Becoming the Crazy Flower Lady

Nonfiction by Katie Noah Gibson

flower stand

It started off small, as so many things do: with a job I hated and a commitment to buying myself flowers on Mondays.

When my ex and I moved to Boston, we were full of nervous anticipation and dreams for our adventures in a new city. We had been there once before, on a spring break trip back in college, and eagerly expected – at least, I did – to make new friends and soak up all the cultural excitement the city had to offer. My then-husband started his new job right away, but it took me six long, agonizing months of job hunting to land a position at a small, artsy college just off the southern edge of Boston Common. I hoped I would find community there, but within weeks it was clear: this was not a place I was going to make friends.

I spent my days in a windowless gray office, within shouting distance of three of my colleagues and our student workers. But nobody ever shouted; some days they didn’t even talk. I grew to long for even the tiniest scrap of conversation, whether with my coworkers or just someone next to me in line at Starbucks. I developed a perception of New Englanders as cold and closed off (just like my Texas family had warned me they were), and an image of myself as bland, forgettable, not worthy of capturing their attention.

On my lunch breaks, I wandered the neighborhood, exploring the Common and the Public Garden, browsing the shops on Beacon Hill, losing myself amid stacks of used books at Brattle Book Shop. A block away from the Brattle, I found a tiny flower kiosk at the grimy entrance to a subway station. Run by a quiet East Asian man, the stand, with its buckets of lilies and daisies, sunflowers and roses, gave me hope in the midst of that first lonely winter. In March of that year, prompted by a creativity challenge in an online course I was taking, I decided to “do one little thing” to brighten my days, and began buying myself flowers every week.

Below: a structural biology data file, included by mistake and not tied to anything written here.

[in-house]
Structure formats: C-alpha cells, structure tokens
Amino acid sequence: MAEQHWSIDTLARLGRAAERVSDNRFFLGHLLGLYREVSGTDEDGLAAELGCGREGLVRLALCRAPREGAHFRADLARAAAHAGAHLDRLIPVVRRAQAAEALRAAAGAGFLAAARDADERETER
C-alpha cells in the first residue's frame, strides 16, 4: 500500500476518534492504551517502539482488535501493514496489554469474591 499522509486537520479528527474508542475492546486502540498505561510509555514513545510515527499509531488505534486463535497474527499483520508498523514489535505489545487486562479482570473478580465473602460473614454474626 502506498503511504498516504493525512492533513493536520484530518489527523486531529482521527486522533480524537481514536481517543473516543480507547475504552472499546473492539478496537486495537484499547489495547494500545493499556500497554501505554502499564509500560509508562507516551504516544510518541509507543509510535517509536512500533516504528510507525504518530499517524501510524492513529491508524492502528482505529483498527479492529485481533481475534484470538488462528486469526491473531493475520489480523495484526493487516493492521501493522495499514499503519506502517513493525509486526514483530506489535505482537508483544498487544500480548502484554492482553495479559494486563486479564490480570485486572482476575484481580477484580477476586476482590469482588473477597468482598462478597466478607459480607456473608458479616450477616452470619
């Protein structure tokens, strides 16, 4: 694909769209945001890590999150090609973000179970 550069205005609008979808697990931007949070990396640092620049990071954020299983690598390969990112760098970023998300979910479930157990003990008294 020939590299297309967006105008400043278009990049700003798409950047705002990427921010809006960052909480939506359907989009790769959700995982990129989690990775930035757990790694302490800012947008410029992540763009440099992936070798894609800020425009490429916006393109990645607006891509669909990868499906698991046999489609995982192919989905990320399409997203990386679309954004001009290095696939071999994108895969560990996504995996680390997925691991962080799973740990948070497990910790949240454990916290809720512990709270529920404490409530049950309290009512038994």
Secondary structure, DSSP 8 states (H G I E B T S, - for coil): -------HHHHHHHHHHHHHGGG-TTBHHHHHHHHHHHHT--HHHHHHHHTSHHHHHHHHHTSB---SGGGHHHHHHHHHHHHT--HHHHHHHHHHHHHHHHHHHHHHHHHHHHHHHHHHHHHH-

It made – of course – such a difference right away. Golden daffodils in February; vivid tulips in March; daisies and sunflowers and tall purple iris. It felt ridiculously indulgent, sometimes, to be buying flowers for no one but me. But I bought them anyway, filling a vase with water in the public bathroom across the hall. I’m still not sure if anyone else noticed my flowers, but I savored their bright, cheerful presence on my desk almost every week for two years.

When I moved over to Harvard – with immeasurable joy and relief – I started dropping into the neighborhood flower shop, Brattle Square Florist, to marvel at the green-lined shelves of houseplants and the colorful buckets of flowers. Calla lilies, hyacinth, budding pussy willow branches in early spring – I fell in love with all of them, but especially the tulips in every color. I wanted to buy armfuls and scatter them all over my house and office, but settled, eventually, on buying two bouquets a week: one for the office, one for home.